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FIRST-PERSON: Guarding against ‘Hollywood’ values

THOUSAND OAKS, Calif. (BP)–Sadly, it is getting more and more difficult to protect the Christian community from the negative values of the secular culture.

Changing secular views, progressively more liberal on issues such as divorce, premarital sex and unethical business practices, are pervasive and unchecked in the entertainment industry.

In a quick check, I found 32 Bible verses enjoining man to revere God; and in Exodus 20, God commands man not to misuse His name.

Unfortunately, the Ten Commandments have not gotten much play in Hollywood since the 1956 film by the same name.

Regarding the fourth commandment alone, God’s name or His Son’s is followed by a curse word — or used by itself as an exclamation to relieve frustration — in more films than not now playing in theaters.

Unfortunately, for me to share with you through my information ministry about movies and other entertainment forms, I often have to endure such assaults against my spiritual nature in order to inform and equip you to make good entertainment choices.

Recently, while viewing “Hollywood Homicide,” I cringed through at least 20 such blasphemous utterances by Harrison Ford and Josh Hartnett, causing me to think about Ford’s entire body of work, and just why I liked the talented actor — given these numerous affronts to my God.

I concluded that he has used such language in the majority of his films. And quite frankly, I’m at a loss to explain why I or other Christians would support an entertainer who blatantly shows little reverence for God. I’m not bashing the actor; but I am concerned about my accountability for my entertainment choices and those by my fellow Believers.

For me, many times it is my assignment to watch a particular film. But, sometimes, I catch myself tolerating such language in the name of entertainment.

I know there are others who do likewise. When I ask Christians what they thought about a particular movie, I often get a reply something to the effect that “It was a great movie … there were a few choice words (or a couple of scenes), but other than that…” When questioned directly about the questionable content some will even reply, “Oh, I shut that out,” or, “Oh, I didn’t hear that.”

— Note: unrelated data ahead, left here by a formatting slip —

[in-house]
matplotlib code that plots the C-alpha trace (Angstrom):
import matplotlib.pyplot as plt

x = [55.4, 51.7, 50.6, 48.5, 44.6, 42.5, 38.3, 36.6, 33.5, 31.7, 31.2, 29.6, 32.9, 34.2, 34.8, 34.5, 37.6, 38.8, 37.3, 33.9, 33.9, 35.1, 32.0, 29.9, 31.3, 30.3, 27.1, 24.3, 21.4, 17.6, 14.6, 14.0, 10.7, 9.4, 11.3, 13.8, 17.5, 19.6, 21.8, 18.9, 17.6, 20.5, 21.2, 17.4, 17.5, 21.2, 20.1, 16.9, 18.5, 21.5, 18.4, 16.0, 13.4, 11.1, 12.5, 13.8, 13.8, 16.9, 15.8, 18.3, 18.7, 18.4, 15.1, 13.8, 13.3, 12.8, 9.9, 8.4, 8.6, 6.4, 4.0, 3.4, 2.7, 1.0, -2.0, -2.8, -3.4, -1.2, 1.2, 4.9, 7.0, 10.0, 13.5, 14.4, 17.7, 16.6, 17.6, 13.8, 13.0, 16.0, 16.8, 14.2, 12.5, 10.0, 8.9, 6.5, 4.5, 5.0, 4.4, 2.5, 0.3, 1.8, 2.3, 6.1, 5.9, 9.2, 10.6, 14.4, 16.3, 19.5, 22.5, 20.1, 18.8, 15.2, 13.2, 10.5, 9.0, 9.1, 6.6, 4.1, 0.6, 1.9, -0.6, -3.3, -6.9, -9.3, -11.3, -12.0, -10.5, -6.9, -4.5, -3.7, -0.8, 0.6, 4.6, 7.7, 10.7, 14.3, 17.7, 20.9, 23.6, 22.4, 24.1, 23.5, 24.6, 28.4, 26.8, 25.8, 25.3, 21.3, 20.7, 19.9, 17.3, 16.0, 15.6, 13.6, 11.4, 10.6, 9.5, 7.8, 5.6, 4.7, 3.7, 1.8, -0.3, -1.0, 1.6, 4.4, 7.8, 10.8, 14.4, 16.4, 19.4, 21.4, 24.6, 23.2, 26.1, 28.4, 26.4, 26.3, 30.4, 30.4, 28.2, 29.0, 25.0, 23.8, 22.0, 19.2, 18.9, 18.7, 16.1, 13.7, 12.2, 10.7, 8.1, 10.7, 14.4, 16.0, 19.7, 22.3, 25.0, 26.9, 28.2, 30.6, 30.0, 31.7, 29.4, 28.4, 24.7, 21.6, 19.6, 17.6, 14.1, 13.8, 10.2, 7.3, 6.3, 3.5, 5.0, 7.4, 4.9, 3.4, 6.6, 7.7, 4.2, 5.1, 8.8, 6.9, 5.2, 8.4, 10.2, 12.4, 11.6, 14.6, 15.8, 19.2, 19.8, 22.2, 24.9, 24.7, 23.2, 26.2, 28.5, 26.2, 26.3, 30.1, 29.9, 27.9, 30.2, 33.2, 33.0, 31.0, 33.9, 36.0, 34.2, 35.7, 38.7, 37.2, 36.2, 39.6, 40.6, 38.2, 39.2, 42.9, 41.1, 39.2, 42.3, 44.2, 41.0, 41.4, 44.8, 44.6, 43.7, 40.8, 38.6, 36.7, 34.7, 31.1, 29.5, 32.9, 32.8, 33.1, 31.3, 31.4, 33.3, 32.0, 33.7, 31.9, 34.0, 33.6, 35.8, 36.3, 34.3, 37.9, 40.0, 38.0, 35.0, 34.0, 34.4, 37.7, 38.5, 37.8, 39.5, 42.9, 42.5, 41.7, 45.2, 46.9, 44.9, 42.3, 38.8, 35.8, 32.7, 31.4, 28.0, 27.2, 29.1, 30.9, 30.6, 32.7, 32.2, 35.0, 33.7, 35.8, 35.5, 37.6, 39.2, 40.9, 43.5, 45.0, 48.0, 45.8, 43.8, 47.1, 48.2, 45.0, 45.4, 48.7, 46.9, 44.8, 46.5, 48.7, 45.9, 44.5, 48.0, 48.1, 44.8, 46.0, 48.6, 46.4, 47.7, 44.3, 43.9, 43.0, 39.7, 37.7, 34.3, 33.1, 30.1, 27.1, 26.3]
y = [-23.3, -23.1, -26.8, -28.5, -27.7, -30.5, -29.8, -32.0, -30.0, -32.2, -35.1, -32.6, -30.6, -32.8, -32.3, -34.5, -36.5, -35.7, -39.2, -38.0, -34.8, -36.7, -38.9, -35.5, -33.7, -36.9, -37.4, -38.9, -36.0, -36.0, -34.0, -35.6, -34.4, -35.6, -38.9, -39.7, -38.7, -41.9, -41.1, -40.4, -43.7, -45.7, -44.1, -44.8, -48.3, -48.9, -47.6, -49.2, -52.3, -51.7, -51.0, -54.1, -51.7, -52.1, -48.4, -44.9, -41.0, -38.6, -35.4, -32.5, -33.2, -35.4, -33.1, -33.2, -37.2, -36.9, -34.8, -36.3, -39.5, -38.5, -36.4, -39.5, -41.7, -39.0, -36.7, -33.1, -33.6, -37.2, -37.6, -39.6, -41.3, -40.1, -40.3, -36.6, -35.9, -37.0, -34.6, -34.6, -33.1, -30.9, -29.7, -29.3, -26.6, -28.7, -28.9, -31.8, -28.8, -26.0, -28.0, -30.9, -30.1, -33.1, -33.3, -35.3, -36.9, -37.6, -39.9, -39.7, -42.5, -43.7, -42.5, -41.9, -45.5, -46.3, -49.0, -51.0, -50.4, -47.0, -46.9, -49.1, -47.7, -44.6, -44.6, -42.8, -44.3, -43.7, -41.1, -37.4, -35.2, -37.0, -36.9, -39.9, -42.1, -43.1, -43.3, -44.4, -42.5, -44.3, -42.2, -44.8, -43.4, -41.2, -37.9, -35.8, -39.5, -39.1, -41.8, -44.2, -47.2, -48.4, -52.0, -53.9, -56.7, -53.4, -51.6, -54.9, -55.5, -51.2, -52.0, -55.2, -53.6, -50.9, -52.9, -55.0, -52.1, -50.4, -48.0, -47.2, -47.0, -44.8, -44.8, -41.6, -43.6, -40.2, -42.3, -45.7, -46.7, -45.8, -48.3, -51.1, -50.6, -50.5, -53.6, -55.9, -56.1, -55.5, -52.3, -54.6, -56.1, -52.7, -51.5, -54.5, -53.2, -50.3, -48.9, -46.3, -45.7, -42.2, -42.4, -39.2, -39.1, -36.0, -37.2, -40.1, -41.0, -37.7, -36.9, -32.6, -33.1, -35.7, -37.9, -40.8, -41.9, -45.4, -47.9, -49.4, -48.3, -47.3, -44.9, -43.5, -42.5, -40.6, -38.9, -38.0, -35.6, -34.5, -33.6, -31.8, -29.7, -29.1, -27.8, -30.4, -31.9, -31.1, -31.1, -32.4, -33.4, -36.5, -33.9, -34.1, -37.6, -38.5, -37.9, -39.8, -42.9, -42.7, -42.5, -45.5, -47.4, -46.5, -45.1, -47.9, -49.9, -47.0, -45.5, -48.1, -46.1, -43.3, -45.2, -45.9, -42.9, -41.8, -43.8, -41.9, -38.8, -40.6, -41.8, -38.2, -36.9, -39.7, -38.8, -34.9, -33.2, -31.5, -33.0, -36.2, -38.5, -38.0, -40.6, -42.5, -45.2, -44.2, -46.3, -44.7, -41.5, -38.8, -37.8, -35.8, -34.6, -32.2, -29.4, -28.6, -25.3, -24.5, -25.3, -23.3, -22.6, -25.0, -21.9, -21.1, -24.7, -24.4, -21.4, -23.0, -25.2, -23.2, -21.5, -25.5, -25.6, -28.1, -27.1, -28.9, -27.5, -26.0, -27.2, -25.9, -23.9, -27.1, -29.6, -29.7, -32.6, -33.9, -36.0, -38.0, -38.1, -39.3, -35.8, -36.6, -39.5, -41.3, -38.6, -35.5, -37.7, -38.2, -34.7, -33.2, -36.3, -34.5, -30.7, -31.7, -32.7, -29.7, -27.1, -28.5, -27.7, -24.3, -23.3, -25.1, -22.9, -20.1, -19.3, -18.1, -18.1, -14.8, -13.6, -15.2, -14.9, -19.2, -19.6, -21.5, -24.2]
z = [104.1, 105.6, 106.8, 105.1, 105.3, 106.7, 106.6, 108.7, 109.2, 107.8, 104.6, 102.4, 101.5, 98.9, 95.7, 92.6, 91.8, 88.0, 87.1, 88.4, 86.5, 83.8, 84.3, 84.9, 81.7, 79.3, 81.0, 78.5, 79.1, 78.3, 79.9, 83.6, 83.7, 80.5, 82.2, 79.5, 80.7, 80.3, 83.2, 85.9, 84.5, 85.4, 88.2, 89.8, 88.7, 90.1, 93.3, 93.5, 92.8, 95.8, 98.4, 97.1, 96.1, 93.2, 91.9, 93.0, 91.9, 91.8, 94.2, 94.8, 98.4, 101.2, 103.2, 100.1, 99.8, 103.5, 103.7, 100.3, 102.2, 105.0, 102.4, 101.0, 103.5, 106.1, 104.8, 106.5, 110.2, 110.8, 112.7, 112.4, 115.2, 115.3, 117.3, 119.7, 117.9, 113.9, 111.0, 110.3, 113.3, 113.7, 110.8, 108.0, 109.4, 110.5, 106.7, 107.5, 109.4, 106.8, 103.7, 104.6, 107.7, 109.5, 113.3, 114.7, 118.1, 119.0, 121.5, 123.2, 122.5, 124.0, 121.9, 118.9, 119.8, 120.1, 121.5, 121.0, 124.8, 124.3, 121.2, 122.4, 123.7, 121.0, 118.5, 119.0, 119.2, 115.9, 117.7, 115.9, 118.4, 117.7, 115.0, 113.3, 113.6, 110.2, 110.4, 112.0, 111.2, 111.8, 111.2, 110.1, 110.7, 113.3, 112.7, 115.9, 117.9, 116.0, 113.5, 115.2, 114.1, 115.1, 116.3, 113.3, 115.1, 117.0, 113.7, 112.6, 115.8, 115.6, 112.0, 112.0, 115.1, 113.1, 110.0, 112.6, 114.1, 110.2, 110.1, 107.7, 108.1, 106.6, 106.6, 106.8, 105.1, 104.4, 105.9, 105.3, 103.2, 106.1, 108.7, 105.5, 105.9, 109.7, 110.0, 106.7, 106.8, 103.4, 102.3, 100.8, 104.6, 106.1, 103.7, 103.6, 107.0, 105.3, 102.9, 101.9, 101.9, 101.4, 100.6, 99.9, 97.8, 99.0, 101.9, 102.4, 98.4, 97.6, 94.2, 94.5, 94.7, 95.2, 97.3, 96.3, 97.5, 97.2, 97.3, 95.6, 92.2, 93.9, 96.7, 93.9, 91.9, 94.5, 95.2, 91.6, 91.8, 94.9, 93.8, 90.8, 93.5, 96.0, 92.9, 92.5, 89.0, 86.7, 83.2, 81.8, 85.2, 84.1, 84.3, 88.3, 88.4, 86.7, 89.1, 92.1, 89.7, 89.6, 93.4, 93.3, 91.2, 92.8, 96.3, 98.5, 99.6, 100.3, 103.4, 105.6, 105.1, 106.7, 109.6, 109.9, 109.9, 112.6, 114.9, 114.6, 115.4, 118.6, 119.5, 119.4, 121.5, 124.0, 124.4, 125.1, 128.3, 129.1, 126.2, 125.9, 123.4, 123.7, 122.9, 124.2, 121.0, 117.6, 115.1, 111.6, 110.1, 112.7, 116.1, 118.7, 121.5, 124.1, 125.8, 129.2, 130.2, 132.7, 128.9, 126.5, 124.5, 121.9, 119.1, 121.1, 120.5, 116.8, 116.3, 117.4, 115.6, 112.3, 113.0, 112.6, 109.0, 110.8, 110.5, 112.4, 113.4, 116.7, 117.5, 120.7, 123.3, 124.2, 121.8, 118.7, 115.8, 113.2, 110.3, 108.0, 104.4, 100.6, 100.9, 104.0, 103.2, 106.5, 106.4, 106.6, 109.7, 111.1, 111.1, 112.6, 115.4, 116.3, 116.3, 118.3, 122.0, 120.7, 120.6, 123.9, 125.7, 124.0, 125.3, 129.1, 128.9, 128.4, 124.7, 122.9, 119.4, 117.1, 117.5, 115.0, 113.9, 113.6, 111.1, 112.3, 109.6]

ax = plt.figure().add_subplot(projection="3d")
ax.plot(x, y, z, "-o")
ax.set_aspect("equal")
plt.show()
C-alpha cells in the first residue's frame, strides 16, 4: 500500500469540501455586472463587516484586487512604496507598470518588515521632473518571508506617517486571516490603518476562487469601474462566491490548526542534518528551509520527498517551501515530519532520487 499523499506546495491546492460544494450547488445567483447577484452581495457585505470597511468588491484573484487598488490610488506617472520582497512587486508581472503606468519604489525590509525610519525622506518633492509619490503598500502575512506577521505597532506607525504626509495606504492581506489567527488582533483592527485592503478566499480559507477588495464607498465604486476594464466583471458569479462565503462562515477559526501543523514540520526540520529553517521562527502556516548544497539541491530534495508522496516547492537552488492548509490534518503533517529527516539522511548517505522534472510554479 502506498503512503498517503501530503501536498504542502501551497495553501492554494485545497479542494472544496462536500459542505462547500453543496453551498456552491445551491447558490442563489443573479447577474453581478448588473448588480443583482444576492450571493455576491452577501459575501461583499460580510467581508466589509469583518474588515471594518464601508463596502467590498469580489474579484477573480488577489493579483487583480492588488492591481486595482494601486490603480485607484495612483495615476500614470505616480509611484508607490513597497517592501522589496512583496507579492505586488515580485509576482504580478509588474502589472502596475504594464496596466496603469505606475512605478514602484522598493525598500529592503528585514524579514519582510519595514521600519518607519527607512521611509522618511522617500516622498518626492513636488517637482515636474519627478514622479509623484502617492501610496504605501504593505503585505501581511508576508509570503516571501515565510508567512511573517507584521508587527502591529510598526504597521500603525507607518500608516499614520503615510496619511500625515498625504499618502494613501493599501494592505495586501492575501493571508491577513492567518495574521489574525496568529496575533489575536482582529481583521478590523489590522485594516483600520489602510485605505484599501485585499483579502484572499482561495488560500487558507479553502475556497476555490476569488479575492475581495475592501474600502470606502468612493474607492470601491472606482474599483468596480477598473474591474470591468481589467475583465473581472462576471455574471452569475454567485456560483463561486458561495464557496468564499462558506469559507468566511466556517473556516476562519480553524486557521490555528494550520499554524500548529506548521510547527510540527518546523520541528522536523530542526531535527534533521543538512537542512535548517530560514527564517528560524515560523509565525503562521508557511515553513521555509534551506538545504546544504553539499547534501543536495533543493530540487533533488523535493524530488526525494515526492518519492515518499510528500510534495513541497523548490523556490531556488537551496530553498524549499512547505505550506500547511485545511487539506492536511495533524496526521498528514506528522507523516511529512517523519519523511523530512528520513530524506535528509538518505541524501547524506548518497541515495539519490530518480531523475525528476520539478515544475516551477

This whole subject tends to sting me a little bit. But, it’s an important discussion given the findings of recent studies.

According to a statement made on a recent airing of James Dobson’s “Focus on the Family” radio show, only 13 percent of Americans base moral decisions on biblical teachings. Even more disturbing is the fact that, according to Dobson, only 32 percent of those who are born again believe in absolute truth. Moreover, only 6 percent of Christian teens believe in absolute truth.

Truth … virtue … has become as relative within the Church it seems as it is in the world.

Progressively liberal views have crept into our homes, our hearts, because we have allowed them to creep into our ears and our eyes.

What once was disavowed as deleterious is now accepted as artistic expression or as personal freedom or perhaps just conceded as the norm because “that’s just the way it is.”

But, there are significant consequences to our compromising on these points. The way we conjure God’s name in our hearts and minds is evidence of our regard or lack of regard for Him. Our tolerance of others’ use of His name in vain negatively shapes how we think about Him.

It is important that we each remind ourselves that the Ten Commandments do not lead off with “Thou shalt not kill, or commit adultery or steal.” Rather, we are informed about what should be the nature of our relationship with God. He is to be honored, respected and revered.

So many of the hedonistic abuses that now overwhelm our culture, are the symptoms of a serious spiritual sickness, the lack of veneration for our Creator.

Let’s not accept or participate in things that grieve the Holy Spirit. Let’s not endanger our spiritual health, by compromising on spiritual principles and corrupting our relationship with the Father — not for entertainment or any other reason.

Even in our entertainment, we should seek to honor God.

“Therefore, whether you eat or drink, or whatever you do, do everything for God’s glory” 1 Corinthians 10: 31 (HCSB)
Phil Boatwright is the editor and film reviewer for The Movie Reporter. For more information concerning his ministry, go to www.moviereporter.com.

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  • Phil Boatwright